The Tomorrow Plan Speaker Series is an implementation strategy of The Tomorrow Plan, offered as a resource to community leaders to learn best practices from some of the country’s leading thinkers.
The Speaker Series touches on a wide range of topics related to creating a high quality of life in metropolitan areas, including the sharing economy, the effects of transportation and housing on public health, walkability, water quality, public transit and more. Speakers and details of their talks are outlined below and will be updated as they are scheduled.
Speaker: Form-based zoning is quicker for developers, better for communities
Developing properties is quicker, more predictable, and often more profitable for developers in cities with form-based zoning codes – which the City of Des Moines is looking to adopt by year’s end. Not to mention, form-based zoning results in projects with better economics and social outcomes, ensuring support from local residents, businesses, and public officials.
So says Brandon Palanker, a master developer of walkable urban and suburban downtowns, and the next speaker in The Tomorrow Plan Speaker Series. His talk is from 11:30 a.m. to 12:30 p.m. Wednesday, September 27, at the Sheraton West Des Moines, 1800 50th St., West Des Moines. The talk is free and open to the public.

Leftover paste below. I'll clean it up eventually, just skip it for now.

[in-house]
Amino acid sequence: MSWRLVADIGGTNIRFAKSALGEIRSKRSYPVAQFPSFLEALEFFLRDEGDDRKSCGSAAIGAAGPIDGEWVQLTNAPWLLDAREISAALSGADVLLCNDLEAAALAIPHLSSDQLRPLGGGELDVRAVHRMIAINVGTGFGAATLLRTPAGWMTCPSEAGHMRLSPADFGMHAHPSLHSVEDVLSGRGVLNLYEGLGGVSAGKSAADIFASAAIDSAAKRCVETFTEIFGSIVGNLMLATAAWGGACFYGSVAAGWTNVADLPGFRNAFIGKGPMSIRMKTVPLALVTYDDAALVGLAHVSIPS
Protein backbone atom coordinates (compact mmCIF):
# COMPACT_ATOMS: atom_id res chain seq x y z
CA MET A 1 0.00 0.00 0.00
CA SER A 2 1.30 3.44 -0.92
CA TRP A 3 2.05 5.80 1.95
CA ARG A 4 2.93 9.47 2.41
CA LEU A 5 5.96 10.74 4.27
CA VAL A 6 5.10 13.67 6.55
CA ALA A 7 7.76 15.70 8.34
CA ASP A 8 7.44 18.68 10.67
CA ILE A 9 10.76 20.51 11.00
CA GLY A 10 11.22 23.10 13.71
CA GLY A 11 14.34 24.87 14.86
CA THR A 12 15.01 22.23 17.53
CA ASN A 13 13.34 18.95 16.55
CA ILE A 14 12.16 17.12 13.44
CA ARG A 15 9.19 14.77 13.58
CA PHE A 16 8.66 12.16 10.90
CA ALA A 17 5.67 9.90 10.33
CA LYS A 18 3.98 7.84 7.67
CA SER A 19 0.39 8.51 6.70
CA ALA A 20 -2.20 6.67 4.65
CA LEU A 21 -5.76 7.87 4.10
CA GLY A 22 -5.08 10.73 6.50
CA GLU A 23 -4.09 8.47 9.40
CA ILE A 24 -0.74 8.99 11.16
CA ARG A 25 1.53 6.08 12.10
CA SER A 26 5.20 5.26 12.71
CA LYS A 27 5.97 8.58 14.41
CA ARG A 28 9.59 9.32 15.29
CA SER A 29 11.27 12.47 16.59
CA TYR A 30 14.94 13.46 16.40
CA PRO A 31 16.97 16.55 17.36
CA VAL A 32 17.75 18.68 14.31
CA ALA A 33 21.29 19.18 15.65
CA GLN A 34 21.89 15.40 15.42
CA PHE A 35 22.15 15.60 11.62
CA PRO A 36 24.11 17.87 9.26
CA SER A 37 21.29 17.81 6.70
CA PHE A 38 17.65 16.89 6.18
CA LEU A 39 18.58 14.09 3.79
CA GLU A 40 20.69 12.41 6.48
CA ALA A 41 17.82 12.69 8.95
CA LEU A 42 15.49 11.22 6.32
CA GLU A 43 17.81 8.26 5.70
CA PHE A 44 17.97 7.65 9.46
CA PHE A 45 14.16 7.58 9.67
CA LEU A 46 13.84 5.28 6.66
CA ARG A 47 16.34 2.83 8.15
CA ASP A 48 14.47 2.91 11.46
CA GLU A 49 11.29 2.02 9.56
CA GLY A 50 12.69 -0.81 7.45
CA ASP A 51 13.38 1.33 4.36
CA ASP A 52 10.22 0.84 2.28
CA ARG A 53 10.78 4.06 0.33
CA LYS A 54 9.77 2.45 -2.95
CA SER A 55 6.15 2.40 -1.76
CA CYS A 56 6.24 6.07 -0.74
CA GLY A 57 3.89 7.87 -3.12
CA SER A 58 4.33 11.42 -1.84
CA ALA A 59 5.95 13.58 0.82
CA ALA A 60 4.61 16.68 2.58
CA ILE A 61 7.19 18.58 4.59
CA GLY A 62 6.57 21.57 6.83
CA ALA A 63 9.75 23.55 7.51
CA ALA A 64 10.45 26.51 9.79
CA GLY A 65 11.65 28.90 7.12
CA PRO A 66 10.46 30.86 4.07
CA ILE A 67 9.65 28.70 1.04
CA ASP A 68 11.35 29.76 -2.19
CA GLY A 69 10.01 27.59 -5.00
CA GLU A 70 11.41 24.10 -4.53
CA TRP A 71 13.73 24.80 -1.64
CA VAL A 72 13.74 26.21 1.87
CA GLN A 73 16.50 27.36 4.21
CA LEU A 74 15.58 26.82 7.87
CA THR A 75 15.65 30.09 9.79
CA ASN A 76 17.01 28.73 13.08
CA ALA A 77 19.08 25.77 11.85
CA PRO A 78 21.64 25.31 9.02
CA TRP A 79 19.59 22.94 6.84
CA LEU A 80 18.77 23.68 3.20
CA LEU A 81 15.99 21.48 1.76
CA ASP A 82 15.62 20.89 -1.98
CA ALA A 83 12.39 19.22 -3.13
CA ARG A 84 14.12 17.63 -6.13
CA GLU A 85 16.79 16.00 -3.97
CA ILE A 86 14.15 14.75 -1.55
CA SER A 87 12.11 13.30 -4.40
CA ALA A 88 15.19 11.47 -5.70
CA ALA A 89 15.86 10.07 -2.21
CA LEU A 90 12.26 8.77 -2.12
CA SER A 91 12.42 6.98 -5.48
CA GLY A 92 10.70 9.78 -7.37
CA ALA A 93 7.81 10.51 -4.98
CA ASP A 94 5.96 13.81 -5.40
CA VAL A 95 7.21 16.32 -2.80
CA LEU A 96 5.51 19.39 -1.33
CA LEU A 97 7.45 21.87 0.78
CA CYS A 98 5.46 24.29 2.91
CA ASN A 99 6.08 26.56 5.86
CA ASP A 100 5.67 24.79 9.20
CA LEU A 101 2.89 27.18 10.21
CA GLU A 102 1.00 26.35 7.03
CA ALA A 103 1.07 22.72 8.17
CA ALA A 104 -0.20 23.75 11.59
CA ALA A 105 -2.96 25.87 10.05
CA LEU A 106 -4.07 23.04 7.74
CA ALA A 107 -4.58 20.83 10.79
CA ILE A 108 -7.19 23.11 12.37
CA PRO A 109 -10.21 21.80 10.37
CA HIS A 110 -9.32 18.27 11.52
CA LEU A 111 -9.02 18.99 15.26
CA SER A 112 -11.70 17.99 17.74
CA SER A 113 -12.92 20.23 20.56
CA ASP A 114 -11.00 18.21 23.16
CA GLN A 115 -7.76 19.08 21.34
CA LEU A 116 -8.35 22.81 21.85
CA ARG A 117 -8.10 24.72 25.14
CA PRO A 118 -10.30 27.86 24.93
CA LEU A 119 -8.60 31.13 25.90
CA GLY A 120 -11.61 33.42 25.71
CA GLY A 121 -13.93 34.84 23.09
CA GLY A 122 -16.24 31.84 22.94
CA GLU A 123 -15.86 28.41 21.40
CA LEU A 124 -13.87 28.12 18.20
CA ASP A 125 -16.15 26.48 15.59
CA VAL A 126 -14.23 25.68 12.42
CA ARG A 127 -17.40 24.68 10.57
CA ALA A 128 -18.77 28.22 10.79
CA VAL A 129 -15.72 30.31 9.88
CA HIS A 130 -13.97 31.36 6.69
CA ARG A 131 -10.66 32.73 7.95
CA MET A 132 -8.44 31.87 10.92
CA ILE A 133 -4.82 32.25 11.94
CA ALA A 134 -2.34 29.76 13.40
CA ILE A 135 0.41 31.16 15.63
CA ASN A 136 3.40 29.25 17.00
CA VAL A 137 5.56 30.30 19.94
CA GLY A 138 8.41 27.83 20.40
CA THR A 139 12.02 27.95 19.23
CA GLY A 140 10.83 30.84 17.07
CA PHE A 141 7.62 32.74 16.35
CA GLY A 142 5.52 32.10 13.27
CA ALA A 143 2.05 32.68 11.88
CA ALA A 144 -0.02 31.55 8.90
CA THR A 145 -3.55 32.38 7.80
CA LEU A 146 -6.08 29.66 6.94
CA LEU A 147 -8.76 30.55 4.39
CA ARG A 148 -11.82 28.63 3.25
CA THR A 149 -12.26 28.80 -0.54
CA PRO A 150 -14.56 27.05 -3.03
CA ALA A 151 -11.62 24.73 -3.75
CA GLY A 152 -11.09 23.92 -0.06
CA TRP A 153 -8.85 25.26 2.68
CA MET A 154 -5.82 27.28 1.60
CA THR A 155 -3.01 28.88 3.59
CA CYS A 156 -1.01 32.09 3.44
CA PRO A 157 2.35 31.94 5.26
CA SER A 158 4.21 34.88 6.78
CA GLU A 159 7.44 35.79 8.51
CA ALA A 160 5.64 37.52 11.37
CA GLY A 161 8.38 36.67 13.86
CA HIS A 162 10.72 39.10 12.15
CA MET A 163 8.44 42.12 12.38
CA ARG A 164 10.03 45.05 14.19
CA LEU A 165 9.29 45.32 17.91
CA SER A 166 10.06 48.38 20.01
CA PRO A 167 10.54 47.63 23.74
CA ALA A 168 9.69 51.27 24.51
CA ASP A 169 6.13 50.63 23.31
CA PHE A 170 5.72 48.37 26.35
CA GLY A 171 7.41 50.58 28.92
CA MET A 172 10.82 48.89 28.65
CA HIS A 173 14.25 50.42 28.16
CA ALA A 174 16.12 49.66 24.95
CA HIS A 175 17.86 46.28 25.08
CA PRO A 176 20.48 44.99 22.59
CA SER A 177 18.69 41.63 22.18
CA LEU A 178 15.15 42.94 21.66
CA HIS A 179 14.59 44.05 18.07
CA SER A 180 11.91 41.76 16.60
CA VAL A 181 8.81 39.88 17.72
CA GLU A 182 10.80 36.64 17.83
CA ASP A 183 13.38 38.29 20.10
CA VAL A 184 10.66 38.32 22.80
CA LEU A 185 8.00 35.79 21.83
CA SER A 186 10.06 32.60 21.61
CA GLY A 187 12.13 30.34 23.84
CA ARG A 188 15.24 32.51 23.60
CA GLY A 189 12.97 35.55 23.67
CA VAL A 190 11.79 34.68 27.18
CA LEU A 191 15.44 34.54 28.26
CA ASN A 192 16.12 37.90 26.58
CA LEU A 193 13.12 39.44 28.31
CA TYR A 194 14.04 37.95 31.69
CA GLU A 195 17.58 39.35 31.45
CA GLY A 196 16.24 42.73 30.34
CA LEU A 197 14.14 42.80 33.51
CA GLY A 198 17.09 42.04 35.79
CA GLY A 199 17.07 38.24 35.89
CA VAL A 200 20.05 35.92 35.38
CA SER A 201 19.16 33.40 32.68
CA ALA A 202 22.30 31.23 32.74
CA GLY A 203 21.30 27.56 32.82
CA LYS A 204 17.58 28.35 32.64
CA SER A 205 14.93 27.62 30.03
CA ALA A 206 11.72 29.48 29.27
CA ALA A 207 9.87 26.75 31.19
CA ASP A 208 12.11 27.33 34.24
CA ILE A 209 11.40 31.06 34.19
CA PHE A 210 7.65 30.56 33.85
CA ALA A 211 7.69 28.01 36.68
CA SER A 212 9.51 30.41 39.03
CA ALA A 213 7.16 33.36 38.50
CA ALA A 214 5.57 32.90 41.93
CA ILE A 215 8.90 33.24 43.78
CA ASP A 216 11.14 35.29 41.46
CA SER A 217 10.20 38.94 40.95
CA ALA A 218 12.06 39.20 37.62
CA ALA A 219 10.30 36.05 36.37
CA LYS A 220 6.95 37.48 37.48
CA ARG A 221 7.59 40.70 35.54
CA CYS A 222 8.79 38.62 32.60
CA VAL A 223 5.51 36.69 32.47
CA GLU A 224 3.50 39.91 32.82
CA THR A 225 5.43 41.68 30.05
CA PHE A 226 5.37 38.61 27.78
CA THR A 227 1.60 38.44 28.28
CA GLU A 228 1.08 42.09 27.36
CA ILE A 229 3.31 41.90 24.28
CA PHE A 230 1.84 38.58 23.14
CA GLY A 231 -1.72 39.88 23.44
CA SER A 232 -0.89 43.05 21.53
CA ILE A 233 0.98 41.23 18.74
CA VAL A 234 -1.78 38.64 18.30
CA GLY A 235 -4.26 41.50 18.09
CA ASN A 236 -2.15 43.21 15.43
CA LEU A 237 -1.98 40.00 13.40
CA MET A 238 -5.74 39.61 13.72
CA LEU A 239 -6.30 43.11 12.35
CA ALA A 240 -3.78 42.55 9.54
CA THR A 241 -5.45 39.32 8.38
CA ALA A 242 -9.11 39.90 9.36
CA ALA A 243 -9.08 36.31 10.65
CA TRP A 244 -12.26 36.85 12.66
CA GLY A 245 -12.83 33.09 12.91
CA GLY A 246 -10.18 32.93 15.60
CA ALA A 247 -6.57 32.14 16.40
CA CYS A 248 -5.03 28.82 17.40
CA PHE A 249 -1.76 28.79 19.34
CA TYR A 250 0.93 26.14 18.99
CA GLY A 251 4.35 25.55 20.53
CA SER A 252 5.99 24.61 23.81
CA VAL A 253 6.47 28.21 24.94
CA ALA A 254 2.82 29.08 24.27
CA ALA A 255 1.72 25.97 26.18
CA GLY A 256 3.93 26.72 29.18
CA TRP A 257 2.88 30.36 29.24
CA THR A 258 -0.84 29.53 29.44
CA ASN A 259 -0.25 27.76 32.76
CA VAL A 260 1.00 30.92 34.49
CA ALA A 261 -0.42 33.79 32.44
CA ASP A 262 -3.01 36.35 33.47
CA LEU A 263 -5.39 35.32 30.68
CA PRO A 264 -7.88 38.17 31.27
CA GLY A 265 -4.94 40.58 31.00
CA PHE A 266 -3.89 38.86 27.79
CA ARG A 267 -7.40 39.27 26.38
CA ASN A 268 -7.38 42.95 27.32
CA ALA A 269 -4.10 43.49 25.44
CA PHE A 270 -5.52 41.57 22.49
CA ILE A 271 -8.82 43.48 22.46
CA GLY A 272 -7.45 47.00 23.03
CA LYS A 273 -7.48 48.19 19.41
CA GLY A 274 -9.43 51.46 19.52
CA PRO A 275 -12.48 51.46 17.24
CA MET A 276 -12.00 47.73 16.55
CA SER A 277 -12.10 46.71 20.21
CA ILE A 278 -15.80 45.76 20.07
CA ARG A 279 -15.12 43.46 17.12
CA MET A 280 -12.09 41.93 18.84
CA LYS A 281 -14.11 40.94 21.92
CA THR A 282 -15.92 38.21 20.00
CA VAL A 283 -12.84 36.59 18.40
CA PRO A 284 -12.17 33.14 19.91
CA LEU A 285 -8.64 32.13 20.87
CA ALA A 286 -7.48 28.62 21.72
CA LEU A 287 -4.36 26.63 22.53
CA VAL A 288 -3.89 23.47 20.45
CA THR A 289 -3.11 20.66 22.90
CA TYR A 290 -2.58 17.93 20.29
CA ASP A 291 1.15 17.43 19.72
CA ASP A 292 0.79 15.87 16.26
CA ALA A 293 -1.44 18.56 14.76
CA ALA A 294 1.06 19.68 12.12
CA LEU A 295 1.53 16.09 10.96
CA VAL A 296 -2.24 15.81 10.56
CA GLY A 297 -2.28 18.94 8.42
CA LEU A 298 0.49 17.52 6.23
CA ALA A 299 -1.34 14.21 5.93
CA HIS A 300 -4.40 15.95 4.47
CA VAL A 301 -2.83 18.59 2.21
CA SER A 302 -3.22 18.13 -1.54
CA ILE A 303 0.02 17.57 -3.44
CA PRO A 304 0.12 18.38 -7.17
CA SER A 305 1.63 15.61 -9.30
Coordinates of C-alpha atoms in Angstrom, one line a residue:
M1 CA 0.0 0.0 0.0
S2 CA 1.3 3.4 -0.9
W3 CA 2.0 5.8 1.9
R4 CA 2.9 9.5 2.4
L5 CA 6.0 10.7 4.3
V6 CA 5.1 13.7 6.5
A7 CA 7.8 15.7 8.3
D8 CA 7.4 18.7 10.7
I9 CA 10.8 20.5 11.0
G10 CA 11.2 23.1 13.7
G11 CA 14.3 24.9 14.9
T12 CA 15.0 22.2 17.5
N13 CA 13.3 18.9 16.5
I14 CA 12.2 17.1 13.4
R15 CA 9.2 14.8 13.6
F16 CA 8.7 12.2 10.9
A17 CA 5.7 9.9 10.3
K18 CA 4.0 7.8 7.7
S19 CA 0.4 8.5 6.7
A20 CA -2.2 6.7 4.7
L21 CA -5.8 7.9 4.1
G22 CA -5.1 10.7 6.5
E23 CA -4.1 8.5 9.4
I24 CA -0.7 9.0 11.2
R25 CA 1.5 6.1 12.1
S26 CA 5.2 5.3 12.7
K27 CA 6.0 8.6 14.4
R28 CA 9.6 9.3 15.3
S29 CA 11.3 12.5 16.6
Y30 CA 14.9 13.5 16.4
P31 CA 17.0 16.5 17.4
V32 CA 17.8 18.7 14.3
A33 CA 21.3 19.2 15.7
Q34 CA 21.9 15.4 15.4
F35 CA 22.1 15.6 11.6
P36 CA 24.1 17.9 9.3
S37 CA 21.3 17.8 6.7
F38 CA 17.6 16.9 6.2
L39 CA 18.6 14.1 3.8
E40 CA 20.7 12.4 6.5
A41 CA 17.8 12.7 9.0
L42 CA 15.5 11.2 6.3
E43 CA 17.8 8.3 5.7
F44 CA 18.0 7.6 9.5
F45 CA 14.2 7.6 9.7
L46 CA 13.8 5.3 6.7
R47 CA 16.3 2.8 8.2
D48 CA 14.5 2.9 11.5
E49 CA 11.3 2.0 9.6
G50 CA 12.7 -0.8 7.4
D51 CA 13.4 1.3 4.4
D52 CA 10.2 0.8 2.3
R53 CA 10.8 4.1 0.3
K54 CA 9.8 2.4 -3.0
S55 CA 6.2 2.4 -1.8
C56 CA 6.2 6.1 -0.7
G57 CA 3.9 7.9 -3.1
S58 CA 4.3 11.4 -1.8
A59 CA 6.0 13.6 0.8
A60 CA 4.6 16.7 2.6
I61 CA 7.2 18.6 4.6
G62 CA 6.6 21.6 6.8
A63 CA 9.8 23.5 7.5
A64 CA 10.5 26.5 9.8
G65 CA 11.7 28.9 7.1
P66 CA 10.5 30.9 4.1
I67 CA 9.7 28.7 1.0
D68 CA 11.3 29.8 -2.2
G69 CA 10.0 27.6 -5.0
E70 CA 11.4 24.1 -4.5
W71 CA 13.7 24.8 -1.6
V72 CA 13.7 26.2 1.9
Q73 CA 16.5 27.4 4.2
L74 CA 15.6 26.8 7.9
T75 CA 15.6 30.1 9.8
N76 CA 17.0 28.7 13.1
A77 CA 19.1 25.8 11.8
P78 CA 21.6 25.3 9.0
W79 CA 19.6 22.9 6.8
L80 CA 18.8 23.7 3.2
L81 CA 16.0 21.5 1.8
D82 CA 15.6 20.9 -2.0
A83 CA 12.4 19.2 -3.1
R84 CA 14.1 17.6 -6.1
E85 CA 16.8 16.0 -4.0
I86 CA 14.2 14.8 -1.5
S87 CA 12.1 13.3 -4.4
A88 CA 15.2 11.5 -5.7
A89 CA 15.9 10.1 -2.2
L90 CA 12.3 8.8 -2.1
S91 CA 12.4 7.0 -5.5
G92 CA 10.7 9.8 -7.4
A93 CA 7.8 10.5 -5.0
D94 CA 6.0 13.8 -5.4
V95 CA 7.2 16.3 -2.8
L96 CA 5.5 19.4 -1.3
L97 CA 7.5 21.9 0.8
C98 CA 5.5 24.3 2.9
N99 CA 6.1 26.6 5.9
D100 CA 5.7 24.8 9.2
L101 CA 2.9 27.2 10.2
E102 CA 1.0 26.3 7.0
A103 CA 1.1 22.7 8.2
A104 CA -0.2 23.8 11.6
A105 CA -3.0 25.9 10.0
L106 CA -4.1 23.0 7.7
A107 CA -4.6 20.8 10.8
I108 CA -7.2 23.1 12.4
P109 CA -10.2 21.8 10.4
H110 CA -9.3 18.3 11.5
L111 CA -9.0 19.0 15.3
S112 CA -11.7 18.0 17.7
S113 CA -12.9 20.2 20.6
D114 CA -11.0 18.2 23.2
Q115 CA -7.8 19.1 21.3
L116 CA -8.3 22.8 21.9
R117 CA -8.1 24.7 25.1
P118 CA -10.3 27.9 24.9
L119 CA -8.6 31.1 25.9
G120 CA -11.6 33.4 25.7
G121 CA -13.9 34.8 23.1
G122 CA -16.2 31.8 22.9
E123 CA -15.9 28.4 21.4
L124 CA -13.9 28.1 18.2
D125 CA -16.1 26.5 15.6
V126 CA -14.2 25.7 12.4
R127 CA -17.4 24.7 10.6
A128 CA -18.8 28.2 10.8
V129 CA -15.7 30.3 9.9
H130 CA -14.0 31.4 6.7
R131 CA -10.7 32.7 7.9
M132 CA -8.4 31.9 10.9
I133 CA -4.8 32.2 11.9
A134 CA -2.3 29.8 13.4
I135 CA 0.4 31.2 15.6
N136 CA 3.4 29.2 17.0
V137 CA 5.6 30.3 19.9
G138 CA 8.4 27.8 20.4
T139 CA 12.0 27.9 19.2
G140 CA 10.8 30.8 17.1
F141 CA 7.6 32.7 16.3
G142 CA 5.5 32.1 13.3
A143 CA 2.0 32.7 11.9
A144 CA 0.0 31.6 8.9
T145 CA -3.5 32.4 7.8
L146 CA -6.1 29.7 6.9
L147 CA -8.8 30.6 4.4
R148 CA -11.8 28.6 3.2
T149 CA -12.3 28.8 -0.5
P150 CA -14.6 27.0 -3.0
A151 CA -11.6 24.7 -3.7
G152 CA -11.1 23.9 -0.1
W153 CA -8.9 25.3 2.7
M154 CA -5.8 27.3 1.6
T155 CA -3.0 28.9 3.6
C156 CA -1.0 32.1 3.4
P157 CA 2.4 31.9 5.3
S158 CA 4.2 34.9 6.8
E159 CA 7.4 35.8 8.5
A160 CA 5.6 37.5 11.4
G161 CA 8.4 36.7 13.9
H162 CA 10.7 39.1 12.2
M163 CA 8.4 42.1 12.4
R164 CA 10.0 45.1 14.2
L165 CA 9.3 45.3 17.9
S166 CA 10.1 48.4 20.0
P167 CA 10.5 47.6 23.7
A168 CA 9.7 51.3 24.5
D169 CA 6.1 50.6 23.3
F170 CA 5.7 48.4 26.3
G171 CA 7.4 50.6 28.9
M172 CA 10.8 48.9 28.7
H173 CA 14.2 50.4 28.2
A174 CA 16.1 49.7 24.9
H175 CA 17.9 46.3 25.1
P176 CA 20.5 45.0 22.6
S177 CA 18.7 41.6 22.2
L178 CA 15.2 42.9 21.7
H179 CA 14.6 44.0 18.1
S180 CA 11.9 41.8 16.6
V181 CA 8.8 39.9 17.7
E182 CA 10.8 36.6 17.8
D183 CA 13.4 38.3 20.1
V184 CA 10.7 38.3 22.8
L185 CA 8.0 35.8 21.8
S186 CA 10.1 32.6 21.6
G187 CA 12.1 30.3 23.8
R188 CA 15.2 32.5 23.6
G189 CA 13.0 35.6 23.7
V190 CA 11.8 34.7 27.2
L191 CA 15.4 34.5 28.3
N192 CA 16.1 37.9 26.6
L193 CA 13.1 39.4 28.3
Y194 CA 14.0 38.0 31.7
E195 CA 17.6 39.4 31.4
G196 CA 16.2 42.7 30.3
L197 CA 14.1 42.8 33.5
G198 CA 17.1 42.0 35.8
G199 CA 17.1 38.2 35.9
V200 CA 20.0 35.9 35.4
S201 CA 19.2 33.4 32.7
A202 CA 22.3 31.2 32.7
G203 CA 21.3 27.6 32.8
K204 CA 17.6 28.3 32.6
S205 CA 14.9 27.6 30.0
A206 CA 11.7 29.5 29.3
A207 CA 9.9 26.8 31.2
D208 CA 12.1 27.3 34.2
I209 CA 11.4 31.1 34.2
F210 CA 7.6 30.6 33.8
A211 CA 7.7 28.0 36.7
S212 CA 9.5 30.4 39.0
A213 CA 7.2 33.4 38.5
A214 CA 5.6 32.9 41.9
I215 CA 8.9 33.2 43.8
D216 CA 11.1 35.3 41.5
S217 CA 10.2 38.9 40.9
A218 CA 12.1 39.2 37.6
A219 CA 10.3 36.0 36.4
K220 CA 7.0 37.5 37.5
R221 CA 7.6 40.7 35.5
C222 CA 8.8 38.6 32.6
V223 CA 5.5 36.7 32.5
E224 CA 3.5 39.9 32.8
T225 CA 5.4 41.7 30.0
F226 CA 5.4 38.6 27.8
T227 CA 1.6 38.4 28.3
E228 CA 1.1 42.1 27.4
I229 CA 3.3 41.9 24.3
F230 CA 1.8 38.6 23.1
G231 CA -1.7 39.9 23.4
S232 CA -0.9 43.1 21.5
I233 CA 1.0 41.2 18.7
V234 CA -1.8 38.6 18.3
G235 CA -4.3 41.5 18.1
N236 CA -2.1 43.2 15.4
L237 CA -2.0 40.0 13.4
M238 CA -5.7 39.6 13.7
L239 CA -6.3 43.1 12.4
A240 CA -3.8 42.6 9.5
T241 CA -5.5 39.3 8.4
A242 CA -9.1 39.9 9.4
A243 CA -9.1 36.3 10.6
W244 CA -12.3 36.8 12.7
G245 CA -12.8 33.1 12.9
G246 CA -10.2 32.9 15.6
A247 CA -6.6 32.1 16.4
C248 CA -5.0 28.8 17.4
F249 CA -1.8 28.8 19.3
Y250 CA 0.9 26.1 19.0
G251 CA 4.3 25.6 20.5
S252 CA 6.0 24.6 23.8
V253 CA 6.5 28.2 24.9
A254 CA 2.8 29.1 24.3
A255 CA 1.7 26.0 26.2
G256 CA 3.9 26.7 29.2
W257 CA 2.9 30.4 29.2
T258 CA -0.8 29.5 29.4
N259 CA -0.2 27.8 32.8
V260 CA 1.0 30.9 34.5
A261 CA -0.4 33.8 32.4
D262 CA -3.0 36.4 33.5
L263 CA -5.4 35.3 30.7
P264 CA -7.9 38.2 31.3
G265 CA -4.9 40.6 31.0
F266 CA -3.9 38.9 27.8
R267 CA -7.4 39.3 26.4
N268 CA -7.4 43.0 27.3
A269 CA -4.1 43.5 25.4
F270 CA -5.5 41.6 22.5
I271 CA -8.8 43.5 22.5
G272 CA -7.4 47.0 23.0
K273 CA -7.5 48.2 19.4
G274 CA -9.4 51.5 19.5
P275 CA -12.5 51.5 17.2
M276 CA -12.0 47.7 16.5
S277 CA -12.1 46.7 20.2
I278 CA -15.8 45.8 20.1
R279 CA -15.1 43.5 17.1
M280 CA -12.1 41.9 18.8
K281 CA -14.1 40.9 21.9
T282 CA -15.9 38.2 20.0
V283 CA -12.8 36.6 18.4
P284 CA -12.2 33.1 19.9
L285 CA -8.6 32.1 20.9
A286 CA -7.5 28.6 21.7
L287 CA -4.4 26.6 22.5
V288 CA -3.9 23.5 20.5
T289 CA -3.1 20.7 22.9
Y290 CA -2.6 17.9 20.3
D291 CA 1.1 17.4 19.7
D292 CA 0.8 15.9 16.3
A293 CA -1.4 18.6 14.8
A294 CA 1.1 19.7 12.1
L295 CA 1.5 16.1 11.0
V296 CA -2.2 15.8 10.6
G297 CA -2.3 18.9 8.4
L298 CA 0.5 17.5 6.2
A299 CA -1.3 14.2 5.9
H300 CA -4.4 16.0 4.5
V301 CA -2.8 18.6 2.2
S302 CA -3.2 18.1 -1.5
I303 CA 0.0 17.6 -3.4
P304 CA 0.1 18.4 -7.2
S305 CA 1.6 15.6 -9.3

“Form-based codes are the best mechanism to align market forces with the wants and needs of the community,” Palanker says. “They provide a transparent and replicable process that simplifies development – and they create vibrant, walkable neighborhoods that people love.”
The two largest cities in Iowa – Des Moines and Cedar Rapids – are both in the process of adopting form-based codes, replacing decades-old, use-based codes. What’s the difference? According to the Form-Based Codes Institute:
“Conventional zoning, or Euclidian zoning, seeks to separate uses in structures; for example keeping factories away from residences. Little attention is paid to the public realm – streets, sidewalks, open spaces – or to the form of the buildings and blocks. This approach often leads sprawl, loss of identity, reduced walkability and segregation of different populations. Planners and community decision makers in search of ways to improve walkability, retain community character and preserve important open spaces turned to form-based codes as a way to reform their zoning. … Form-based codes have grown in recognition as a way to create a regulatory framework for communities that that are walkable, unifying, and vibrant.”